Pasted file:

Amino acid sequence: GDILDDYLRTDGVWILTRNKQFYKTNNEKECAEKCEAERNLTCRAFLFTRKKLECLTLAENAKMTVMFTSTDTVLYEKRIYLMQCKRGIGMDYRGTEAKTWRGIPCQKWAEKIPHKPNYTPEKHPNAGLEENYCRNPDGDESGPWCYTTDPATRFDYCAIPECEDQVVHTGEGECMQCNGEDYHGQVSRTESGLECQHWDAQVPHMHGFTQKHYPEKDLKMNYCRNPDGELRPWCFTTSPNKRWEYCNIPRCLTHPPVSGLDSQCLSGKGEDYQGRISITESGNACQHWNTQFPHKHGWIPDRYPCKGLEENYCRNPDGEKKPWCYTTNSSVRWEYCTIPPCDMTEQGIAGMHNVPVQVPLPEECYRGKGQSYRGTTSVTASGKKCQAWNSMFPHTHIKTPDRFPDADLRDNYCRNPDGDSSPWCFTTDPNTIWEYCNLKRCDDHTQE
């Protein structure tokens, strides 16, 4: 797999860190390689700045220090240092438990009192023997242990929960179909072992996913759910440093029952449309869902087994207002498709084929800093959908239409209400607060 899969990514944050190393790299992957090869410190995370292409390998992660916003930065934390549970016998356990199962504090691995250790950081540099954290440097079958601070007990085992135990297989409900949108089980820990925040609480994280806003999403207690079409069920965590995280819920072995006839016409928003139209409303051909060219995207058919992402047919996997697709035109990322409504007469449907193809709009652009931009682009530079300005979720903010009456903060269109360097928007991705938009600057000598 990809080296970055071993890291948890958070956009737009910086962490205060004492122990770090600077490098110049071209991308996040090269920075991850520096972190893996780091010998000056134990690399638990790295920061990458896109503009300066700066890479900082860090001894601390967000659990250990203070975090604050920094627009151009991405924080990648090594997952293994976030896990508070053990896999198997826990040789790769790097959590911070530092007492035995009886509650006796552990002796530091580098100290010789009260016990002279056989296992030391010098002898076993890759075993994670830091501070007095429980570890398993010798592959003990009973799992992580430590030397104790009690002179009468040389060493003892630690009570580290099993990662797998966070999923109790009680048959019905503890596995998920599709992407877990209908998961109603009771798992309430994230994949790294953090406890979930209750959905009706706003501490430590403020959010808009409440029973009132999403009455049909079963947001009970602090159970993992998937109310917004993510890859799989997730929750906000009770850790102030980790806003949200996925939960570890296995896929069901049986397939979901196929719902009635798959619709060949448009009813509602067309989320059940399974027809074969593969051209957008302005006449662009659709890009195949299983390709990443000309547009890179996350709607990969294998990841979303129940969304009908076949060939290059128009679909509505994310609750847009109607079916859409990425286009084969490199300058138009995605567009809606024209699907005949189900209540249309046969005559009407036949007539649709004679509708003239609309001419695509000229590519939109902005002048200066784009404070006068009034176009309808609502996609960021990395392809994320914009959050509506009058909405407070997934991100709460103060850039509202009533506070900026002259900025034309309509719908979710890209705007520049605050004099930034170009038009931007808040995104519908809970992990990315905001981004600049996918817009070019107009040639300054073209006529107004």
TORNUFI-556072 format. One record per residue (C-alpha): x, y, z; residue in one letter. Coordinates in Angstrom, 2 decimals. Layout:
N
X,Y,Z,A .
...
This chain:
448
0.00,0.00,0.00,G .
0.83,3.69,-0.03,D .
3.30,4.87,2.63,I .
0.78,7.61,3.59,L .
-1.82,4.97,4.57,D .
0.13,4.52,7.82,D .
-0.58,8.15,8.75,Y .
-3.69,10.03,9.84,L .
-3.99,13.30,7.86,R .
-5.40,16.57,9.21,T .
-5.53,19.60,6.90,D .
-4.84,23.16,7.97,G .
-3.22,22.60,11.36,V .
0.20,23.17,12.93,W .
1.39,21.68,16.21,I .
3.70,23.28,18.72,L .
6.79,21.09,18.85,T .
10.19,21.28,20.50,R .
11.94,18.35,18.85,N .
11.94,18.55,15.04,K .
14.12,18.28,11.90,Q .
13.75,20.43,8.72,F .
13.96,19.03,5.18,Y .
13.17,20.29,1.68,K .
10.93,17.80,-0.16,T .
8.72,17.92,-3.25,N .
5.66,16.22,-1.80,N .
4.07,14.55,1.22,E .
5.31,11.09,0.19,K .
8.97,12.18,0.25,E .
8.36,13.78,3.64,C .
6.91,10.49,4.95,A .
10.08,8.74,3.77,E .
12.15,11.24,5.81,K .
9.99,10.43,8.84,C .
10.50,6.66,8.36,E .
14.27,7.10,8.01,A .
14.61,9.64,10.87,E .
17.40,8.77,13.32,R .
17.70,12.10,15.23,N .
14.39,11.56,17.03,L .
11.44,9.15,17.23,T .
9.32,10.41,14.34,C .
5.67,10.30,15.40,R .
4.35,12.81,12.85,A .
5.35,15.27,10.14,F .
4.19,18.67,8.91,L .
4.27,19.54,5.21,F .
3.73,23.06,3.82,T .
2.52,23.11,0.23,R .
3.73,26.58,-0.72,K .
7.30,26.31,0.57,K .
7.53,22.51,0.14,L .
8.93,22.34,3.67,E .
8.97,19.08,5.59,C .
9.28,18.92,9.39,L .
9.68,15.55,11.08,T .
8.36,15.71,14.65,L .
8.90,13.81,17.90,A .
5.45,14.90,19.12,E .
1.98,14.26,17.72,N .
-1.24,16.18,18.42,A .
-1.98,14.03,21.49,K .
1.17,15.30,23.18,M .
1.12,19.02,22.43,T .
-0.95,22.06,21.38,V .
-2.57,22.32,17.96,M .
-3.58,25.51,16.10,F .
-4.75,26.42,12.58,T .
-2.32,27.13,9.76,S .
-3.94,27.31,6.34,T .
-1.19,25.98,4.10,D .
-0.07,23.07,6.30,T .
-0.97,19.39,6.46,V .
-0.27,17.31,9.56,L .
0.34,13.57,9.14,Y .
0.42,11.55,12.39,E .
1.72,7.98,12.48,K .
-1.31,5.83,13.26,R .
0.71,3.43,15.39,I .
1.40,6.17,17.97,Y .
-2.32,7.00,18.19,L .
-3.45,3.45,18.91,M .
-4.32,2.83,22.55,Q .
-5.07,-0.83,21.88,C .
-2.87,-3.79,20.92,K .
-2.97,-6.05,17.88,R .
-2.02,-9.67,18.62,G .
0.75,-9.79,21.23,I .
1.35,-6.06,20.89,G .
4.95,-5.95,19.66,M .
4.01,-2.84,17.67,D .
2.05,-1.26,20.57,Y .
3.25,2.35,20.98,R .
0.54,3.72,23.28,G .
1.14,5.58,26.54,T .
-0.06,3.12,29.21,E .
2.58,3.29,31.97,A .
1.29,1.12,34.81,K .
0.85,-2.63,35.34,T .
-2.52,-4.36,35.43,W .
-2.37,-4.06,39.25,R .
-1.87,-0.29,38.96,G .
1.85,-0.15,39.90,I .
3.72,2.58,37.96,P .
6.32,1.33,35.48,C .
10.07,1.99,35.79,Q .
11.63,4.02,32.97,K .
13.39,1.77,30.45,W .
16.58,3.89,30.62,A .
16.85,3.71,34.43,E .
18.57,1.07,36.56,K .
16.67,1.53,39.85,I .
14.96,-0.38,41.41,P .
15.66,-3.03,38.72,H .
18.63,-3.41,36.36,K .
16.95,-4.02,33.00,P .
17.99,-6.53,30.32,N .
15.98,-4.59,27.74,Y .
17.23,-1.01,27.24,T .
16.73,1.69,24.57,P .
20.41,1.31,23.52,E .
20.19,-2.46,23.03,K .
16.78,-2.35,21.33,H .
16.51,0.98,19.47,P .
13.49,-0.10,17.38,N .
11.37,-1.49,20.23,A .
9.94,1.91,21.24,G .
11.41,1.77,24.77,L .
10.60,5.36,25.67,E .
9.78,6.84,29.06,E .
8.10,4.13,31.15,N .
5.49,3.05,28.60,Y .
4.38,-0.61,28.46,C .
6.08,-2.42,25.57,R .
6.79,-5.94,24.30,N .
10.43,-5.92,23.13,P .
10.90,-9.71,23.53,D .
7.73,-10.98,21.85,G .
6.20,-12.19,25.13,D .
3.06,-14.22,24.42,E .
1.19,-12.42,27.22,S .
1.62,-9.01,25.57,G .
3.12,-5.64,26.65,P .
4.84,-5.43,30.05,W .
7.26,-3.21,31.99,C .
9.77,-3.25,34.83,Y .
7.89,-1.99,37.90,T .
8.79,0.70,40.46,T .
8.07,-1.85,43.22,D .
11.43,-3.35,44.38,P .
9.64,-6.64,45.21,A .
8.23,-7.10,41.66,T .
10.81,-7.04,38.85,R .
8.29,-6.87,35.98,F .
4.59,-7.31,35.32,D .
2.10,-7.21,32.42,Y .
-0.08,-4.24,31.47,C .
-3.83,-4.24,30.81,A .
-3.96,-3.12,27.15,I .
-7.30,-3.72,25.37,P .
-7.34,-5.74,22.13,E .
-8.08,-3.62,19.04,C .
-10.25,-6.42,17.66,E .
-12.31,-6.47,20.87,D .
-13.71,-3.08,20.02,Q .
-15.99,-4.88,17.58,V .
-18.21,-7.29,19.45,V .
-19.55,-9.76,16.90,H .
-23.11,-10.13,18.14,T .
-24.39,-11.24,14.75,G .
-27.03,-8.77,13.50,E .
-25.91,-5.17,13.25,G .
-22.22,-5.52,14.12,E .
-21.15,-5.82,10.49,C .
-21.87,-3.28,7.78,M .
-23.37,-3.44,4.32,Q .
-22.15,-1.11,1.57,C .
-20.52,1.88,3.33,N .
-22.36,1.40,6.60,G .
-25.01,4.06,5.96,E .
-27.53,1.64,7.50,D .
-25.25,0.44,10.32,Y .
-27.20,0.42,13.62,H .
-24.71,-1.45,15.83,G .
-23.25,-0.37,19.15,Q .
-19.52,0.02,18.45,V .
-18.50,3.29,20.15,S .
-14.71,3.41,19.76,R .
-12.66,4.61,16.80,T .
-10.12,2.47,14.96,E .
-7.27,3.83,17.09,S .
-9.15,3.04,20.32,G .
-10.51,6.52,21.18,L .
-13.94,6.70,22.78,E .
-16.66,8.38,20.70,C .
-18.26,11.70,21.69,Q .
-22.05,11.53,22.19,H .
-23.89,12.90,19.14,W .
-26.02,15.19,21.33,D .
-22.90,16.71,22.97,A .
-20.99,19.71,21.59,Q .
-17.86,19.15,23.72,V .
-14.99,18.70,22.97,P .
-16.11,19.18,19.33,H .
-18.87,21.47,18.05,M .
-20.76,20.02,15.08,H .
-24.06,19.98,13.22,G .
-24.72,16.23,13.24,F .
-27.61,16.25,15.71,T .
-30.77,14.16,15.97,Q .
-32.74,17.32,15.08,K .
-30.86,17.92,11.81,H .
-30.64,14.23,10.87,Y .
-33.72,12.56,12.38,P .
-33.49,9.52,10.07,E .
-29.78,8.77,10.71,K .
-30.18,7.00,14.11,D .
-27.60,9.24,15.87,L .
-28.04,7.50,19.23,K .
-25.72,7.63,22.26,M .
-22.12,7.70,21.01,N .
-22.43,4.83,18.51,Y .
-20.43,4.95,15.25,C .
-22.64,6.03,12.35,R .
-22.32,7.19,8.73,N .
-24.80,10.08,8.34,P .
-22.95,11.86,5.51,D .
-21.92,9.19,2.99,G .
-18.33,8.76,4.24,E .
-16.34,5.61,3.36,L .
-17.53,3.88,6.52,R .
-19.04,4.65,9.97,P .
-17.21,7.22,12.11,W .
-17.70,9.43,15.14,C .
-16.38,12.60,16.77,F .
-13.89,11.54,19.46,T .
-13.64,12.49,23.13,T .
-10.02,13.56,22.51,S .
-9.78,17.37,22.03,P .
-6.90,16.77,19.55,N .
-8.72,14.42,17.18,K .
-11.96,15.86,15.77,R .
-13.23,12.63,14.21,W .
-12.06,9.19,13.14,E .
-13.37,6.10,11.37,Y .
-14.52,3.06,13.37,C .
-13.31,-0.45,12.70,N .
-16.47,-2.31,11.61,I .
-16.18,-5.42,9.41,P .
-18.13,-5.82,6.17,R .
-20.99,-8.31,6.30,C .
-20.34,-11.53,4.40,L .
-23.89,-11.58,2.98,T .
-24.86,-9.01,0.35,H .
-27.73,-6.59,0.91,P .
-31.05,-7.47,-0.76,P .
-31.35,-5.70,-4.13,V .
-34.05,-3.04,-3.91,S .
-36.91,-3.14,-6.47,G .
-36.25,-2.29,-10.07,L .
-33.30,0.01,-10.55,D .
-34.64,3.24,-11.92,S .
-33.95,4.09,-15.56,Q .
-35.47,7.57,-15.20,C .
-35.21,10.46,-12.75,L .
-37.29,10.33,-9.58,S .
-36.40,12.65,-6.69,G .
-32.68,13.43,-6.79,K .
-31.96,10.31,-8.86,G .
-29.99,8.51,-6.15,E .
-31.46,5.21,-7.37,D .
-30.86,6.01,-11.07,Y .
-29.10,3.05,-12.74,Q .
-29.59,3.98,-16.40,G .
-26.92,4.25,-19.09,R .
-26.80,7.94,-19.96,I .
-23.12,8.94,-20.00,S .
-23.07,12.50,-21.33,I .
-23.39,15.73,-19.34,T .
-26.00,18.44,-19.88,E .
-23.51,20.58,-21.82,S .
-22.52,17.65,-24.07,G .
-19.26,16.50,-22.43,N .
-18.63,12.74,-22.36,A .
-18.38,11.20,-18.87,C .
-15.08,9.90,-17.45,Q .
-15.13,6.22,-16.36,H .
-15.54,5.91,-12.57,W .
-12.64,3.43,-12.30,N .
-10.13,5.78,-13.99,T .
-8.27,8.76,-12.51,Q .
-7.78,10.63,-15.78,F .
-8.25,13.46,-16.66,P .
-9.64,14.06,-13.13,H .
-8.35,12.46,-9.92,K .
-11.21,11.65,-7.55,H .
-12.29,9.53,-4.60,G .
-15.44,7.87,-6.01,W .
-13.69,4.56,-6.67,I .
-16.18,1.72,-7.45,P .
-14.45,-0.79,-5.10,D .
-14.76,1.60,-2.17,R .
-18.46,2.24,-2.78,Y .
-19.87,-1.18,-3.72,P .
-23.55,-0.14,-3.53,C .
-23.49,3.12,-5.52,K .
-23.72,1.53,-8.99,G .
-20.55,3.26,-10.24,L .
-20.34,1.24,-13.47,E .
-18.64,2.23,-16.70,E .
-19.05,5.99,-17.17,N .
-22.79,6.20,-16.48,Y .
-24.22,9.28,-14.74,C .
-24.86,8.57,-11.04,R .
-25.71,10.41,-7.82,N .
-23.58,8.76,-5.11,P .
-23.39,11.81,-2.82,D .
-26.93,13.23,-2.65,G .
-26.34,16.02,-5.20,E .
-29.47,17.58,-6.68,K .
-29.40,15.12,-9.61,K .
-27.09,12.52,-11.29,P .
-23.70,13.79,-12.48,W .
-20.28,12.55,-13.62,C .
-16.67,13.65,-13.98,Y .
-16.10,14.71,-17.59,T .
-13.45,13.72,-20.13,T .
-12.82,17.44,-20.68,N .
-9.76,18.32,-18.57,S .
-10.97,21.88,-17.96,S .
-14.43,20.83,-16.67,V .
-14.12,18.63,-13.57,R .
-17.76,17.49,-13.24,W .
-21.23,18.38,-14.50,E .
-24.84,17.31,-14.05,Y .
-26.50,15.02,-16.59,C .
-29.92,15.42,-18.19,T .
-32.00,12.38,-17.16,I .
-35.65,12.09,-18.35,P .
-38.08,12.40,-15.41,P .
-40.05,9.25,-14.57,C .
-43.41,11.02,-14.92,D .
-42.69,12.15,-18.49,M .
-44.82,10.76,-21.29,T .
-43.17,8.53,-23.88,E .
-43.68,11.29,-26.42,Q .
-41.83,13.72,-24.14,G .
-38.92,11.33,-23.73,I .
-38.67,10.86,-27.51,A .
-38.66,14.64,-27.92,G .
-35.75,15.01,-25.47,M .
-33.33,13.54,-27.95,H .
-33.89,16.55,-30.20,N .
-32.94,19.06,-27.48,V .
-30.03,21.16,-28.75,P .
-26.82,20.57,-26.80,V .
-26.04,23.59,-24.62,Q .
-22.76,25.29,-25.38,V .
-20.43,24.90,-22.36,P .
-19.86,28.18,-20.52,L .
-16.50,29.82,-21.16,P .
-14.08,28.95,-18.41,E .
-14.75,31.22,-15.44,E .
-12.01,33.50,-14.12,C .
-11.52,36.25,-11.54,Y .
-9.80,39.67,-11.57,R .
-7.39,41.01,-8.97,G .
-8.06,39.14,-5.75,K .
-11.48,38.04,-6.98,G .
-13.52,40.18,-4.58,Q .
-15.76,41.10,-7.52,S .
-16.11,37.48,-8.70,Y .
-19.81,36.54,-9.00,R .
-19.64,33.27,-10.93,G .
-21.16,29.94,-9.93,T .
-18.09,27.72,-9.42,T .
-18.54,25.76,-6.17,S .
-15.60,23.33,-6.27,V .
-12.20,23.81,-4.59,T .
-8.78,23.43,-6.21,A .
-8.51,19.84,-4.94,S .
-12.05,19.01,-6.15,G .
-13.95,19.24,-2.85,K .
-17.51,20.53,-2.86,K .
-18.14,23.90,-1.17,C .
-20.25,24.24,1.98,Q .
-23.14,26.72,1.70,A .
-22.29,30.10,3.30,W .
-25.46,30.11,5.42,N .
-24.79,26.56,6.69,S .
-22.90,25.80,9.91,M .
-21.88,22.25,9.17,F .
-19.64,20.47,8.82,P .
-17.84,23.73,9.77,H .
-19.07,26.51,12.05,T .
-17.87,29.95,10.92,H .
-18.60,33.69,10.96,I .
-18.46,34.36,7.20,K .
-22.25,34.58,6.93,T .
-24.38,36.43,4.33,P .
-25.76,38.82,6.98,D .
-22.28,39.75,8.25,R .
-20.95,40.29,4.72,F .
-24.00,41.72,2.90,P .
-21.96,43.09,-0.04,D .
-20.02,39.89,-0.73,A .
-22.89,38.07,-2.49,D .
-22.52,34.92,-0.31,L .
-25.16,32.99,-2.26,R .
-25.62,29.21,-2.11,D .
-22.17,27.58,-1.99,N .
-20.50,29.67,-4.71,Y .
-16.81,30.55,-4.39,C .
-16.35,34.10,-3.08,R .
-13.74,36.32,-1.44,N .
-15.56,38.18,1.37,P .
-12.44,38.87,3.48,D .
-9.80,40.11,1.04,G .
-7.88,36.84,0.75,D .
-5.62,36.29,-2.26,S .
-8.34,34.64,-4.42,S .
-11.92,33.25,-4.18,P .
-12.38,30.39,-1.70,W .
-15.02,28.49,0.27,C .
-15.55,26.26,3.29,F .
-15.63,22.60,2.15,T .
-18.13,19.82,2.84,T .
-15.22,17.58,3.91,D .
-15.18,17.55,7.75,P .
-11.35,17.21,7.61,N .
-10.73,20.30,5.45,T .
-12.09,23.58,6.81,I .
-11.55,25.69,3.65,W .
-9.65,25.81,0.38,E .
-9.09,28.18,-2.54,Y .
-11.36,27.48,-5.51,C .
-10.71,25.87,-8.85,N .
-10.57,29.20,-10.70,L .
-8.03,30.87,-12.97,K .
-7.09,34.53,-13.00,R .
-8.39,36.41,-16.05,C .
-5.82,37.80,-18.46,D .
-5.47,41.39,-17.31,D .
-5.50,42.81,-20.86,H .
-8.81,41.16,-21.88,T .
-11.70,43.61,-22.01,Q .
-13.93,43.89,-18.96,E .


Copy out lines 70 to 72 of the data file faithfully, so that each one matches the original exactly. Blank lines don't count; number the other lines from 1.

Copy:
-1.24,16.18,18.42,A .
-1.98,14.03,21.49,K .
1.17,15.30,23.18,M .